“It was an absolutely beautiful day — not a cloud in the sky and no wind. We shed our overcoats, the temperature was so perfect. The band played all the Tennessee favorites — ‘The Tennessee Waltz’ and ‘Rocky Top’ and others — while the congressmen, former congressmen and former governors gathered on the steps. There were several thousand people who had come out to be part of things, too. Then, all of a sudden, there was complete silence and then we heard chimes ring out across downtown Nashville. After that, the cannons around the Capitol began firing and the sound just echoed off all the skyscrapers downtown. As that sound died away, we were aware of a low hum and then there were aircraft skimming over the tops of the buildings and flying over the inauguration grounds. When the band played ‘The Tennessee Waltz,’ it literally brought tears to my eyes. I told a friend, at that moment it felt as though we were right at the center of the universe and I was somehow in the middle of it all,” Sanderson recalled.
“The Oak Ridge Boys did an a cappella arrangement of ‘The Star-spangled Banner’ and then the service began at noon. Following the swearing-in, there was an inaugural parade with lots of area bands, including the UT Pride of the Southland Band. And, of course, the afternoon was filled with receptions. That night at 6, we went to the Opryland Hotel and there were several dinners throughout the building, hosted by the first couple, and then the official inauguration band played there about 8. There were several thousand people there, including some folks from back home in northwest Tennessee. We gathered around and enjoyed the evening and even had some photos made with the first couple.
“On Sunday, the Haslams hosted a tour of the governor’s mansion for people from West and East Tennessee. The whole thing was just wonderful. I’m not a career politician, so this may be the only opportunity I have to be part of something like this, since a governor’s term often lasts for eight years. So many people said it was the most beautiful inauguration they had ever attended and part of that was because the weather was so perfect. Something else that added to the atmosphere of the whole thing was that I got to share it with some folks from home. That is such a part of my desire — to help everyone from the 77th District feel a part of the legislative process. I want everyone who would like to, to come to Nashville and be part of this. As a businessman, I know the importance of promotion, and I plan to promote this opportunity.”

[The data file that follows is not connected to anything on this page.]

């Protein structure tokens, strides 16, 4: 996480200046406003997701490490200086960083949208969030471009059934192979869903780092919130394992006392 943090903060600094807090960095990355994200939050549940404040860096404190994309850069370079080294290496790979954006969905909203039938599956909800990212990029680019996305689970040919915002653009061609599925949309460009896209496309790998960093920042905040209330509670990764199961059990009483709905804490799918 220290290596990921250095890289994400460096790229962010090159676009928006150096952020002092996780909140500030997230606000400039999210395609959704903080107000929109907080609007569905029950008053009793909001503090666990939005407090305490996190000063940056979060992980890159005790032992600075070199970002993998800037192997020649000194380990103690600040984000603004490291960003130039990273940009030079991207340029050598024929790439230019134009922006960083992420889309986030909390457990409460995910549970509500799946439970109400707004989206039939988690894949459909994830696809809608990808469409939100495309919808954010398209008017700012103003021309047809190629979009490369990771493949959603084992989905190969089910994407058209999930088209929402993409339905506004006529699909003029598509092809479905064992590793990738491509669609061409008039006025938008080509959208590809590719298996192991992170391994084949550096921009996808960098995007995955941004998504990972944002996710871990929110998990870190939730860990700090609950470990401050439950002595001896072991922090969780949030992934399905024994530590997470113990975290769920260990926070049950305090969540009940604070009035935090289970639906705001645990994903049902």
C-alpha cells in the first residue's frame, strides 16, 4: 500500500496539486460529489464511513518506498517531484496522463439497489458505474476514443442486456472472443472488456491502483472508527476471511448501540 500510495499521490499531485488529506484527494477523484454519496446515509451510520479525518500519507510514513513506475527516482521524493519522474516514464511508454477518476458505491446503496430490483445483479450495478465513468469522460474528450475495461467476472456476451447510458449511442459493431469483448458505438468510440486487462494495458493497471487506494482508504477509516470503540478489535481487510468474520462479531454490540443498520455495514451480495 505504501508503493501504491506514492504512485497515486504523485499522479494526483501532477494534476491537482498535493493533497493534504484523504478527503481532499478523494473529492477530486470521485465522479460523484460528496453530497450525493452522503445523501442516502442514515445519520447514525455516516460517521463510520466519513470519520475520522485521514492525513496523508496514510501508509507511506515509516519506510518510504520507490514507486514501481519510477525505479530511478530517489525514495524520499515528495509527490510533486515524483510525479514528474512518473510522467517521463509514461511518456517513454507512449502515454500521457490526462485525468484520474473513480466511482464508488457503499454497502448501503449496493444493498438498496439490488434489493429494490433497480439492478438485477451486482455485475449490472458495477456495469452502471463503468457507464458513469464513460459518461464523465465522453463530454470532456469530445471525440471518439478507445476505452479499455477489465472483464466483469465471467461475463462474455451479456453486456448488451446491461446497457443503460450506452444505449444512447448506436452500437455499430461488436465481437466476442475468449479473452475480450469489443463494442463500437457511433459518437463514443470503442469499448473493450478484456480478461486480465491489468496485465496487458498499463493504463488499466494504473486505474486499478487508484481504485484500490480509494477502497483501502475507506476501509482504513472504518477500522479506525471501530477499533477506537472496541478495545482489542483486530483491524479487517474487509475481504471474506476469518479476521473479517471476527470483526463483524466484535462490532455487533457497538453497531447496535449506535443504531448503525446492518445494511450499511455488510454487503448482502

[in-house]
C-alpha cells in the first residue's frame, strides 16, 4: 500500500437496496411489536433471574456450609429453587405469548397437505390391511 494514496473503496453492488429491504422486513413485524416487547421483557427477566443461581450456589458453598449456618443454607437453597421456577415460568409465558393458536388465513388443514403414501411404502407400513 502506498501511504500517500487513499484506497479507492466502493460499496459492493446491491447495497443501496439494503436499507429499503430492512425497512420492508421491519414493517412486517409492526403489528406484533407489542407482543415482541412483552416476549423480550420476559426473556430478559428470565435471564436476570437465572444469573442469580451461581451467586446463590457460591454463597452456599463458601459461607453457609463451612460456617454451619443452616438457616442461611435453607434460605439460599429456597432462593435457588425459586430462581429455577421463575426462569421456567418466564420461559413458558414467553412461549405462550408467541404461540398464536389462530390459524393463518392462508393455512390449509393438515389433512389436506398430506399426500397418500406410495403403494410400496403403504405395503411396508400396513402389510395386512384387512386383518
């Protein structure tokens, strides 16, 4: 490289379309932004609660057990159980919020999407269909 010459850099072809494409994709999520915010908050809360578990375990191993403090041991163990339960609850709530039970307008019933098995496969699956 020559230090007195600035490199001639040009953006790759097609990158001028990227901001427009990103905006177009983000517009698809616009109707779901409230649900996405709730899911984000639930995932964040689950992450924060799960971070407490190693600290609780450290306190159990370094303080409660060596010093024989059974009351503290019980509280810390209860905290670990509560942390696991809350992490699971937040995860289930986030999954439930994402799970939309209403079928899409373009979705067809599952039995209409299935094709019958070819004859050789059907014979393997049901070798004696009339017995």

Sanderson said now that the festivities are over, the governor and legislature will be getting to work on some challenging issues.
“Our offices will be assigned this week and I’ve got to get an apartment,” he said with a laugh.
Sanderson said no bills have been voted on yet, but an important one is on its way to the floor.
“Rep. Glen Casada (Republican from College Grove) is presenting one to amend the state’s constitution to formally declare Tennessee to be a no-income-tax state. If it passes, in the future, we would have to actually amend the constitution to introduce a state income tax. It’s an important marketing tool for business and is the first bill I’ve signed,” Sanderson said. “People are circulating several bills at this point, but this is the only one I’ve signed. I think it’s a great bill.”
Mrs. Caudle may be contacted by e-mail at glendacaudle @ucmessenger.com.
Published in The Messenger 1.21.11